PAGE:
Diseases and pests of rhododendrons

Rhododendrons and Azaleas are still only decorative woods, therefore they are affected by a whole range of pests and diseases. Sometimes the problem is grave, other times, in order to remove it, it is only needed to conduct a little action. In the table below You can find a description of problems along with means of their solution:

Bright yellow or bright green leaves, while the  nervation is dark

Jaundice (chlorosis) cased by insufficiently sour soil. The main cause lies in the shortage of available iron which is necessary for chlorophyll creation. The problem is solved by the application of ferric ammonium citrate or iron calaates into soil or on a leaf

 

 

Leaves gain yellow to brown colour, sometime with crack on the edges, partially rolled under

Sunstroke; replant into shadow or shade up

 

 

Leaves puffed with green blisters, otherwise yellowish surface

Mosaic disease caused by a virus. Spread by aphids. Remove and burn the infected plant, or treat with Pirimor-like insecticide

 

 

After winter, leaves are cracked along the main vein, or, more frequently, with irregular crack on the edges, with leaves of bright and later brown colour

 Frost damage. Frozen leaf burnt by the sun. If the damages are great, change the site or use a cover for winter time

 

 

Leaves wither in summer

  Lack of water; needs quick and thorough watering

 

 

Leaves on scaly Rhododendron gaining red to brown stains, with little dip-spreading blisters and falling leaves

Rhododendron disease caused by fungi. Infected leaves must be burned. Spray with Dithane, repad 2-3x

 

 

Leaves with irregular, dark brown-red stains on the back side of the leaf

 Leaf spot caused by fungus. Needs spraying with organic fungicides

 

 

Leaves with grey tint and epidermis subsequently peels off

 Milky spore disease caused by fungi; burn the infected areas or remove the whole plant

 

 

Gent Azalea leaves with brown stains

Caused by fungus; needs spraying with Capten or Fundazol, 2x every 2 weeks from July to August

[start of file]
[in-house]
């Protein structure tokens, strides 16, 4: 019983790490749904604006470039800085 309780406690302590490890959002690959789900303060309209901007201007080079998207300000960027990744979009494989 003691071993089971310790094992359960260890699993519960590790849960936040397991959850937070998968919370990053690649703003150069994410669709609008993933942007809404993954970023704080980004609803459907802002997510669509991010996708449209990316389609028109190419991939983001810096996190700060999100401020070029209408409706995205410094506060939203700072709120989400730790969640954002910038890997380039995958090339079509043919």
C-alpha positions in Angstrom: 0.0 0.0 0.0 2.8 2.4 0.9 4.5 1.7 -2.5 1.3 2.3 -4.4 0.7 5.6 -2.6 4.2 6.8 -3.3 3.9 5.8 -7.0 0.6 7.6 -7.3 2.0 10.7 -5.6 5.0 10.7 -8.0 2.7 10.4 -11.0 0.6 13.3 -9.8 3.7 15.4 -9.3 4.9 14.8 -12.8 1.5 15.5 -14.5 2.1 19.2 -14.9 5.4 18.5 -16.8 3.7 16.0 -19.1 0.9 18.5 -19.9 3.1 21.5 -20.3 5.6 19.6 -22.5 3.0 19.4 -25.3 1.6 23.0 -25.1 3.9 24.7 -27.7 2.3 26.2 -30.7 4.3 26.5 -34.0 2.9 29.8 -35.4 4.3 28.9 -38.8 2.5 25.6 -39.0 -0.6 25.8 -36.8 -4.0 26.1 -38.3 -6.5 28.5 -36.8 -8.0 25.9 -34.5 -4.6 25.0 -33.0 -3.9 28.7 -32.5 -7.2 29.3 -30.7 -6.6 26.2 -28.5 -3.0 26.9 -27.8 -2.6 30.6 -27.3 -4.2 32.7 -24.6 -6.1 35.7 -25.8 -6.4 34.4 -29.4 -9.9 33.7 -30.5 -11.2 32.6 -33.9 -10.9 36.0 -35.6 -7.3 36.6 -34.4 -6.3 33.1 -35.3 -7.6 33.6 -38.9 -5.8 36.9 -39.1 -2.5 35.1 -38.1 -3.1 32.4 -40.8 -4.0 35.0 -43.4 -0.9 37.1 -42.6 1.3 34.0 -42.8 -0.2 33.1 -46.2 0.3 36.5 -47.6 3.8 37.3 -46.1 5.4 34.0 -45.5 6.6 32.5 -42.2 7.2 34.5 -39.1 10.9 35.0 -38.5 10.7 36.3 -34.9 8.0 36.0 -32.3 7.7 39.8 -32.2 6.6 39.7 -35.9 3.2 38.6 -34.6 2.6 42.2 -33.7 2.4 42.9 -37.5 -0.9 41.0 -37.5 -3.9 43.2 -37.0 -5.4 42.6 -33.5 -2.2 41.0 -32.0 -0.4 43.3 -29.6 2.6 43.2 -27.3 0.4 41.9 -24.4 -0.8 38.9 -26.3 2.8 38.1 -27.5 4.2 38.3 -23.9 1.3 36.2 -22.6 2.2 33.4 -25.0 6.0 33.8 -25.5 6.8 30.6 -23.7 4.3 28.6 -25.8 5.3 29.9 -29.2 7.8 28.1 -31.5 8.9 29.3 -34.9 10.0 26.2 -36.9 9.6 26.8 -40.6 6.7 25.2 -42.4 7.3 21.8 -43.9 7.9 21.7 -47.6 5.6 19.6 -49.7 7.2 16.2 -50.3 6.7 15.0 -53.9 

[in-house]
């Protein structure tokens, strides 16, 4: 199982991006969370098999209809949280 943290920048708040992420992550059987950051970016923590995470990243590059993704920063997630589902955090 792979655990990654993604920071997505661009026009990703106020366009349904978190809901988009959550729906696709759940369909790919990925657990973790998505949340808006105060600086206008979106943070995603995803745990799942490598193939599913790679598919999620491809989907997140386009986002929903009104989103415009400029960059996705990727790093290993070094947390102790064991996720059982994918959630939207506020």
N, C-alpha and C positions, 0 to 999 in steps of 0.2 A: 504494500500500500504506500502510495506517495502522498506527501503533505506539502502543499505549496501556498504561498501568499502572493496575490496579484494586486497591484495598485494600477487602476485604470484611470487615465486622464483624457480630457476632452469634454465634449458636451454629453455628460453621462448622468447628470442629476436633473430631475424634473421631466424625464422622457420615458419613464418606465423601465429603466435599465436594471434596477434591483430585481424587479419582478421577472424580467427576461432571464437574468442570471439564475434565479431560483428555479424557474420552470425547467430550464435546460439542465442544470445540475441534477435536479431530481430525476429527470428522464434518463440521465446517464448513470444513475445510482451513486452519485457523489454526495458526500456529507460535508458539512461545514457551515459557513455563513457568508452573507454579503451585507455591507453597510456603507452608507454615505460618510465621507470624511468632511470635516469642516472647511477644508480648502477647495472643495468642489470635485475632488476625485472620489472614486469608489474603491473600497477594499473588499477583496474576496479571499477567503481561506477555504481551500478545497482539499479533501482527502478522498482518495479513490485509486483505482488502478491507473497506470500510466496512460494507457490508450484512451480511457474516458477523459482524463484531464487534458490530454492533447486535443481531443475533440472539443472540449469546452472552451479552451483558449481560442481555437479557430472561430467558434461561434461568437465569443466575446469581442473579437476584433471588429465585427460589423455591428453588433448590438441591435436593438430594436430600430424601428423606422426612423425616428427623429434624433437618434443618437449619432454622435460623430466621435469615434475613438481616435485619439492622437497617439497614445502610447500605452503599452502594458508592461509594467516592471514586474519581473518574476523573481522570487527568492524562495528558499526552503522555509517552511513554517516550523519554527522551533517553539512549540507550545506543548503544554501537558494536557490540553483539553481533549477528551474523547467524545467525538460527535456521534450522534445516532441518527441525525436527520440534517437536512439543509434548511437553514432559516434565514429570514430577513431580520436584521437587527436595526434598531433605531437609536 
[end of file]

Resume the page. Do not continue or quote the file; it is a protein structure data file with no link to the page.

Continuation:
Azalea leaves with gnawed-off flat areas

 Slender rhododendron miner, tiny parasitical butterfly. Needs spraying with organophosphates (Metetion) or other insecticides

 

 

Leaves bitten off, twisted together

The responsible pest is moth caterpillar. Needs spraying with organophosphates
(Metetion) or other insecticides

 

 

Leaves bitten off at the edges

Caused by inchworm. Needs spraying with organophosphates (Metetion) or other insecticides

 

 

Leaves with irregular edge shapes; bitten-off curved shapes and gnawed buds

Black vine weevil – infested by its larvae; solved by Thiodane or Furadan spraying

 

 

Silvery-grey leaves that later turn yellow and fall off opadávají

Infested with thunderflies, tiny sucking insects; repeated spraying with organophosphated is recommended

 

 

Leaves full of small dots; turn white and dry out

Glow-worm; repeated spraying using organophosphates is recommended

 

 

Azalea leaves are furled  and deformed; stunted sprouts, dried out buds

Strawberry mite; remove infected sprouts, spray repeatedly with Actelic

 

 

Spotty, yellow-turning leaves, contaminated by sticky pickle, presence of whiteflies

Greenhouse whitefly; repeated spraying with Actelic

 

 

Abnormally thicker and enlarged Azalea leaves

Azalea gall caused by fungus; remove and burn leaves along with sprouts, spray with organic fungicide

 

 

Black leaves and sprout, sooty and viscid surface

Black leaf disease caused by fungus; wash the leaves with stream of water and then spray with Captan

 

 

Flower buds getting brown colour and not blooming

Frozen buds

 

 

Flower buds getting brown and dying off

Fungal infection; Kuprikol spraying

 

 

Flowers do not fully open and wilt

Plant suffered from dryness or its buds were slightly freezed out; it is recommended to remove it to avoid infestation by pests

 

 

Cracking trunk at roots, bark is peeling off

Frost damage in the time when a sap moves from roots to the crown; it is recommended to treat with grafting wask, or alternatively cut off (will germinate again)

 

 

Root stems of young Rhododendrons show brown or black colour

Fungal infection; needs soil aeration and application of Heryl 80 or Hermal

 

 

Planted Azaleas and Rhododendrons grow unsatisfactorily

Wrong planting, plant inserted too deep, possible dried out ball; water well, provide shading on too sunny site, or, preferably, water with automatic irrigation

 

 

 Have a look also on záchrana Rhododendronu, maybe You are trying to solve the same problem and our solution may help You.



 


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